Experts Oppose Quarantine for Returning Ebola Care Workers

October 27, 2014

The decision by the governors of New York and New Jersey to quarantine asymptomatic clinicians returning from Ebola care in West Africa has sparked opposition from infectious disease experts, who warn that the move could weaken this nation's campaign to beat the virus.

The Infectious Diseases Society of America and the Association for Professionals in Infection Control and Epidemiology both have issued news releases stating that the prospect of mandatory quarantine could discourage US clinicians from volunteering to treat patients with Ebola in Liberia, Sierra Leone, and Guinea, and from stopping the disease at its source. Both groups stressed that individuals are not contagious unless they have Ebola symptoms, such as fever and diarrhea. Even then, the virus cannot be spread unless there is contact with the infected person's blood or other body fluids.

"It is important to be guided by the scientific evidence," the Association for Professionals in Infection Control and Epidemiology said yesterday in a news release.

In an interview with Medscape Medical News, the chair of the Infectious Diseases Society of America public health committee described the quarantine decision by New York and New Jersey as a "fear-based policy."

"These [Ebola care clinicians] have work-related obligations and family responsibilities," said Jeff Duchin, MD. "They have the right not to have their movement restricted inappropriately. Asymptomatic people can't transmit Ebola."

Quarantine Policy Gets Implemented Immediately

The quarantine debate intensified on October 24, when New York Governor Andrew Cuomo and New Jersey Governor Chris Christie announced that their states would automatically impose a 21-day quarantine on healthcare workers returning from Ebola care assignments in the three West African countries ravaged by the disease. The authority to quarantine extends to all travelers from those countries who have had contact with infected individuals. The two states are implementing this policy at Newark Liberty International Airport and John F. Kennedy International Airport.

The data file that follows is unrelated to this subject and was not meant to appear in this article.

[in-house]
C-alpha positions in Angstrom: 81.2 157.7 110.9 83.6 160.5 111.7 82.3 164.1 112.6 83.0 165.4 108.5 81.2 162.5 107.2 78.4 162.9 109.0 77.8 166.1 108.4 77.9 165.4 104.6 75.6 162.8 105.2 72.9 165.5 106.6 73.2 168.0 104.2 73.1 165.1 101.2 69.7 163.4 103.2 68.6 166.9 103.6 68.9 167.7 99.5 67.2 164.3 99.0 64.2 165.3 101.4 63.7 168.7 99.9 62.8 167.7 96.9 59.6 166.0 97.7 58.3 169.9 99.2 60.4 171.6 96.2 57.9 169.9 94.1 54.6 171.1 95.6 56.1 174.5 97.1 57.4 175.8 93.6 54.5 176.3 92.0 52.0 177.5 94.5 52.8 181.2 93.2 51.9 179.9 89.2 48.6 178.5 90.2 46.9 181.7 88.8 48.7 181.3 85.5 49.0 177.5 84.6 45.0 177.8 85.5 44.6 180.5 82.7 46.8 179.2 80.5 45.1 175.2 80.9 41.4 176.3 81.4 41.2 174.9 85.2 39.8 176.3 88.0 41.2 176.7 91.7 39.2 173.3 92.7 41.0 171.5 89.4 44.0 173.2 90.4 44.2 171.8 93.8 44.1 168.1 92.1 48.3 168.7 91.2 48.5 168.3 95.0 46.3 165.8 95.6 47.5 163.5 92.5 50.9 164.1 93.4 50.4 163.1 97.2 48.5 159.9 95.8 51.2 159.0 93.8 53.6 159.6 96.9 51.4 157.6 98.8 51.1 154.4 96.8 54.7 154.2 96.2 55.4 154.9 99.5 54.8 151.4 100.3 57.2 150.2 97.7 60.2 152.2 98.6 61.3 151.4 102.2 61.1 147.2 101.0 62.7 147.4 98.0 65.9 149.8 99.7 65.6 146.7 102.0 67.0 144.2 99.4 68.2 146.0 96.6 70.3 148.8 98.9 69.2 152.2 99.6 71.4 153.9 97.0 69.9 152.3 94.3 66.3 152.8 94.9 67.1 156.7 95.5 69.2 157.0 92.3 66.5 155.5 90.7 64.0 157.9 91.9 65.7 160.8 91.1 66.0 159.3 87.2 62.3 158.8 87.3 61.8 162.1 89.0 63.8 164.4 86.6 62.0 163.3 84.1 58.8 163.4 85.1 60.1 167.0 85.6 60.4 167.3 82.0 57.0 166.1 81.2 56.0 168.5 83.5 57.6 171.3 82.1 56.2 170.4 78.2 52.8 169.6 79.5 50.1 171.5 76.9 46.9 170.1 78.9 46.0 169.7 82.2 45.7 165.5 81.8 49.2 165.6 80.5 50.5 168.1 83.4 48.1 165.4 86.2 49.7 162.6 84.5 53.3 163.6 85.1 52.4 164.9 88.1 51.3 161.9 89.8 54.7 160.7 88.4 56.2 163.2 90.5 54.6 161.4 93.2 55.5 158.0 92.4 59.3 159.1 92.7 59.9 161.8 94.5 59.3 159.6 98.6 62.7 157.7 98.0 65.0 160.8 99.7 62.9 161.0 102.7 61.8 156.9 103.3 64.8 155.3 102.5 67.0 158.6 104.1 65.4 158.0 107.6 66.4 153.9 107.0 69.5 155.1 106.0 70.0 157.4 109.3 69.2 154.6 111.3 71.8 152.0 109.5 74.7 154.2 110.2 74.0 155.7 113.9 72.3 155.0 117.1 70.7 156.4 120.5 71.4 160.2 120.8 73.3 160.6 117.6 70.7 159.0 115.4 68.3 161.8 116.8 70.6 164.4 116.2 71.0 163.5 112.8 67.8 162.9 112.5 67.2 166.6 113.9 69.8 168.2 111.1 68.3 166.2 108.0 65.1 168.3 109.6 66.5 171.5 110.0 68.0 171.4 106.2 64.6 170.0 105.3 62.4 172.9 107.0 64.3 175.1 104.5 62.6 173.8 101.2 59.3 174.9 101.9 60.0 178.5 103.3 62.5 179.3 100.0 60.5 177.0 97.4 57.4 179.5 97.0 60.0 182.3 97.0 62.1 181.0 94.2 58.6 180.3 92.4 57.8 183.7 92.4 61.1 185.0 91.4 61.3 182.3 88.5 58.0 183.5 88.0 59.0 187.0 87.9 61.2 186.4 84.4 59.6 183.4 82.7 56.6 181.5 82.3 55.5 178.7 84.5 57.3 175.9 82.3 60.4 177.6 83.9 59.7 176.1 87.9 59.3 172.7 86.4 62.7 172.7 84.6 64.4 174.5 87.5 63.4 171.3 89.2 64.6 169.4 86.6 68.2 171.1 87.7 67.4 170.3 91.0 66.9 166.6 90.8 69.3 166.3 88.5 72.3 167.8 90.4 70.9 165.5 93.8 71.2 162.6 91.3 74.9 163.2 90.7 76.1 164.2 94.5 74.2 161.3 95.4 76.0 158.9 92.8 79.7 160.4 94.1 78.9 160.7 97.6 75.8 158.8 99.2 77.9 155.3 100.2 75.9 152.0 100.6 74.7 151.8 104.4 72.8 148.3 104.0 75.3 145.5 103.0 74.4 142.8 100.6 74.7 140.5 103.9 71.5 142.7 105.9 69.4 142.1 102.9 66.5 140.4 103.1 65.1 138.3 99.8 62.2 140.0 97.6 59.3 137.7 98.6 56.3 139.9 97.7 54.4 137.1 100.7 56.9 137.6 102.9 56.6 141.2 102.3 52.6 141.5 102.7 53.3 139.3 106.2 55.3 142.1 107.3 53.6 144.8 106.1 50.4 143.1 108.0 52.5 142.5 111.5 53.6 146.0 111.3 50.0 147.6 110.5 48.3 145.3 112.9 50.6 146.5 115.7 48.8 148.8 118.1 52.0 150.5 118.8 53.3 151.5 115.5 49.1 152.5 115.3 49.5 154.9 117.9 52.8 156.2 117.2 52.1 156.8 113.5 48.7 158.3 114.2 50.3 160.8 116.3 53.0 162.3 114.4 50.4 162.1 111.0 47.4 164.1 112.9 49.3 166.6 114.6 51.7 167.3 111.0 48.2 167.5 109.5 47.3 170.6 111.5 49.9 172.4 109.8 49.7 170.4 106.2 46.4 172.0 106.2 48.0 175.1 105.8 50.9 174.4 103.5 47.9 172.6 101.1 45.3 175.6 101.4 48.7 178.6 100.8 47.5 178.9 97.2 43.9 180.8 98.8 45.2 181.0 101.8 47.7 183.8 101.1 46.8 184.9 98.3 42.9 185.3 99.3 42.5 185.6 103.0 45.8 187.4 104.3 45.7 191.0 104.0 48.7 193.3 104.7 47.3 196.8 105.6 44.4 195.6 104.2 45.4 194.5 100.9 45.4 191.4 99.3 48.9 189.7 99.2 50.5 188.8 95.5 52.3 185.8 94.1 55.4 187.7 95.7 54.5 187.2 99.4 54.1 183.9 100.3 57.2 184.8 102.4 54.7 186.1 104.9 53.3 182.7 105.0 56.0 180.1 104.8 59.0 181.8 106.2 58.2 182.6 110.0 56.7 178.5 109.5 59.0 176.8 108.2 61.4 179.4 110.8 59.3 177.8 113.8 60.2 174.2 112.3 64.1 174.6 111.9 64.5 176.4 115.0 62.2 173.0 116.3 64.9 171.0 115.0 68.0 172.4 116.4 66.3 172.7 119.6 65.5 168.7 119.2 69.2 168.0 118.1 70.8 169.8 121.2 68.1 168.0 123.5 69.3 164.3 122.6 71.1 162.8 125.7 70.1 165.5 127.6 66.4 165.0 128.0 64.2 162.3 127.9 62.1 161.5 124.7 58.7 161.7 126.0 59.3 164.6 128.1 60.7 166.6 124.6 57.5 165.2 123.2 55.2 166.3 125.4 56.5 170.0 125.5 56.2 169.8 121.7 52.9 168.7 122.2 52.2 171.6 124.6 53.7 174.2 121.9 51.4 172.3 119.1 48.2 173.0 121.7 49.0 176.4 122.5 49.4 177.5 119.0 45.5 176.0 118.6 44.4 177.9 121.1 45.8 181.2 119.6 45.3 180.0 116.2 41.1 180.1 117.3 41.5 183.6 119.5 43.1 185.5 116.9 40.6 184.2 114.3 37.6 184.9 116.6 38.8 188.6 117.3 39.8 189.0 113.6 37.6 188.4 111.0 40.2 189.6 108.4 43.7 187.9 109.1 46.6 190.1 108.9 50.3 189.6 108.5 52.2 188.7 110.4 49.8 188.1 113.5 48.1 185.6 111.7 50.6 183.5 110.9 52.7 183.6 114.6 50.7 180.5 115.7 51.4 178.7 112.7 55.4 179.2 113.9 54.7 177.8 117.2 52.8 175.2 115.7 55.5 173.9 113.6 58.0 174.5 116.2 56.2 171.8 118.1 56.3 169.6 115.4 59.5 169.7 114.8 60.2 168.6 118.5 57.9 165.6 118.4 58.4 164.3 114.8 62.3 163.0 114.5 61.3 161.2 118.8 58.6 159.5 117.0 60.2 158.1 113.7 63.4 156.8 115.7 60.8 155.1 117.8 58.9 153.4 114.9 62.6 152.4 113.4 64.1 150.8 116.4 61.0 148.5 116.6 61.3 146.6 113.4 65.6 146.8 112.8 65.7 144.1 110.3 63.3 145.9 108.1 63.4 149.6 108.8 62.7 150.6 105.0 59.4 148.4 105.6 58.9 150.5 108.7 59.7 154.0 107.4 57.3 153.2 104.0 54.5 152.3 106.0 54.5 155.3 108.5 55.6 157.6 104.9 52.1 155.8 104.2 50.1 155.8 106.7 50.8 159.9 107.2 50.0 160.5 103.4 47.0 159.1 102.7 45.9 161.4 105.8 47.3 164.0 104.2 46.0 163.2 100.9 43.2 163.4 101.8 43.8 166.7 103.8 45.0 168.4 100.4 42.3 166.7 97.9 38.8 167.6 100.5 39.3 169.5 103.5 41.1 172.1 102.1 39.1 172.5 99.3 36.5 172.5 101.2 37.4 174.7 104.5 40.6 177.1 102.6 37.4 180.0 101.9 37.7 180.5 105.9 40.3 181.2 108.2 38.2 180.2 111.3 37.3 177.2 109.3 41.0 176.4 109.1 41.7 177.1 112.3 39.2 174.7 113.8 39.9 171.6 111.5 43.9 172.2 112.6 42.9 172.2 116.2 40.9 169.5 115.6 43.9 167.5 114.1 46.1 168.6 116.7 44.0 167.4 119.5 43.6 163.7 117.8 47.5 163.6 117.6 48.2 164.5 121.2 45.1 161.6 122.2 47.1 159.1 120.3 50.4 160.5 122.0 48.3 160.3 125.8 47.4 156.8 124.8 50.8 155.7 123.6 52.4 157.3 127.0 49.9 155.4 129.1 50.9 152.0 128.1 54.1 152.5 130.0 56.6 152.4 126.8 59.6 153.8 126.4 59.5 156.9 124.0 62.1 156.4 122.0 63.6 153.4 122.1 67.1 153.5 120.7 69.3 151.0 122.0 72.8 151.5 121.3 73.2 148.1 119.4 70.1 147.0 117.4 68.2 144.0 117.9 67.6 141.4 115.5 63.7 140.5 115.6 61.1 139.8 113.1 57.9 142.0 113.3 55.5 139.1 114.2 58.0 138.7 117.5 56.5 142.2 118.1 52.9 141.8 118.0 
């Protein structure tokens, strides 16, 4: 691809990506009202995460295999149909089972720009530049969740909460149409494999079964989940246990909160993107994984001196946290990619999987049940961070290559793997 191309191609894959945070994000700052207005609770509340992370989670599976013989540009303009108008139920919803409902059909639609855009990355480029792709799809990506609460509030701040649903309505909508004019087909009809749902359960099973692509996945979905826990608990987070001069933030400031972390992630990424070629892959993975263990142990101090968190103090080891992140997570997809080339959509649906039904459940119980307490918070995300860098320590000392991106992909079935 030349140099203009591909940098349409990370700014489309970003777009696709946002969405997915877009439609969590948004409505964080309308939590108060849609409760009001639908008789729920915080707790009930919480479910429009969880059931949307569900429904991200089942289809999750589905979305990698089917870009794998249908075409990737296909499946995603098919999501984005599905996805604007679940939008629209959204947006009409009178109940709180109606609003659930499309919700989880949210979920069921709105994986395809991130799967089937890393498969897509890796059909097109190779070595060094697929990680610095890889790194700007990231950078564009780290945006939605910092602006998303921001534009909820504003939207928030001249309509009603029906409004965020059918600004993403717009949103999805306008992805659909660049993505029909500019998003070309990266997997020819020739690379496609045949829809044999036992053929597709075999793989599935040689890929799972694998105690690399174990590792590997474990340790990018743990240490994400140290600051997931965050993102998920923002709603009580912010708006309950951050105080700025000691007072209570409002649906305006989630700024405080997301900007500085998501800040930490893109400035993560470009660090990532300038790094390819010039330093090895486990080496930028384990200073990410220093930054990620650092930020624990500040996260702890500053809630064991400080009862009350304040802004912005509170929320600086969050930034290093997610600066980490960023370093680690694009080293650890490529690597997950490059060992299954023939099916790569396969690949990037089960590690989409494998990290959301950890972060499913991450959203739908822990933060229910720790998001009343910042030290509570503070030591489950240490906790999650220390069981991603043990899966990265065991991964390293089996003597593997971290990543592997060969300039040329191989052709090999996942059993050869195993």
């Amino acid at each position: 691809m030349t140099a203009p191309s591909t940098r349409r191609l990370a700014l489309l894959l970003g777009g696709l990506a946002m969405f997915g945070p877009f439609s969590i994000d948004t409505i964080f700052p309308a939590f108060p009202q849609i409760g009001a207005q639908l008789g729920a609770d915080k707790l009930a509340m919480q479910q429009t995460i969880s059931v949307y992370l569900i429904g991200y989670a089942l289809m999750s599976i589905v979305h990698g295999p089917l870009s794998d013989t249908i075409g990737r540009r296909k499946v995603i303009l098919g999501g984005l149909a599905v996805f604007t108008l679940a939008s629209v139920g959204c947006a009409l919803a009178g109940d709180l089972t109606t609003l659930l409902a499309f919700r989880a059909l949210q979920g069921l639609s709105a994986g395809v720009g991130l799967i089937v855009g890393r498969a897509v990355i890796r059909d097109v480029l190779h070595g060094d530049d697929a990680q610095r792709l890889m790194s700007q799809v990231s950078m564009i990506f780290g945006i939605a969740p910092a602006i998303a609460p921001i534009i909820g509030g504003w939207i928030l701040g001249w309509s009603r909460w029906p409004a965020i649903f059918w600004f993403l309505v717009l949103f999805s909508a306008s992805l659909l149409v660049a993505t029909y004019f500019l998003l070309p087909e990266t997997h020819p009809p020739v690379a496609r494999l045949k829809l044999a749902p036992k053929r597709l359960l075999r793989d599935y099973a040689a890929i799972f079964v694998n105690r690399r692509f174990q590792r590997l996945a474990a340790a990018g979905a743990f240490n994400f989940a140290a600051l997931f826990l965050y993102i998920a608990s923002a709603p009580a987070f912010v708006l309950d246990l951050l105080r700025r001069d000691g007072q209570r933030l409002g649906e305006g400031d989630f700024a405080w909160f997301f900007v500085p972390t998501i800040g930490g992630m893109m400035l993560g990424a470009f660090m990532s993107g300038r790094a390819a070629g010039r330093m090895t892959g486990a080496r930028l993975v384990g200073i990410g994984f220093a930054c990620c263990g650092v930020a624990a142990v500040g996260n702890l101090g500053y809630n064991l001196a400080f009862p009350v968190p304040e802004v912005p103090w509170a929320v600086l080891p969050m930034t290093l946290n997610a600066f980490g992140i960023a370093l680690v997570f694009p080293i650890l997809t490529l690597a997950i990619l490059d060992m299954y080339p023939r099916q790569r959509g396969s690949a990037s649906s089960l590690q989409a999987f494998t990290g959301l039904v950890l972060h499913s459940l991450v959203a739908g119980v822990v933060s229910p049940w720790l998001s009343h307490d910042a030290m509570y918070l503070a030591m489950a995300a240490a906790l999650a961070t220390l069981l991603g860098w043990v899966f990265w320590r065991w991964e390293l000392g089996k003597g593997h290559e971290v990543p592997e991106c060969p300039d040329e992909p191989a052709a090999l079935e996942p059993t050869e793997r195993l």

The quarantine decision came a day after Craig Spencer, MD, who recently returned from an assignment with Doctors Without Borders in Guinea, tested positive for the Ebola virus after reporting a fever earlier in the day. Dr Spencer was monitoring himself while moving freely about New York City. Doctors Without Borders does not recommend quarantining international healthcare workers coming back from Ebola care in West Africa.

On the very day the new policy was announced, the New Jersey Department of Health quarantined Kaci Hickox, a registered nurse who had flown in from Sierra Leone, where she had treated patients with Ebola under Doctors Without Borders. The state health department initially placed Hickox in a tent inside a New Jersey hospital. After she complained about inhuman treatment, New Jersey officials are allowing her to return to her home in Maine, where she can complete her quarantine.

In a news release, a spokesperson for Christie said that the state's intent all along was to quarantine qualifying New Jersey residents in their homes. "Nonresidents would be transported to their homes if feasible, and if not, quarantined in New Jersey," the spokesperson said.

According to Reuters, the White House has told Christie and Cuomo that it worries about the unintended consequences of mandatory quarantine, such as undermining efforts to vanquish Ebola in West Africa. Cuomo is sticking to his quarantine policy, although yesterday his administration announced that New York residents subject to quarantine would be confined at home, while "other accommodations will be made for out-of-state residents."

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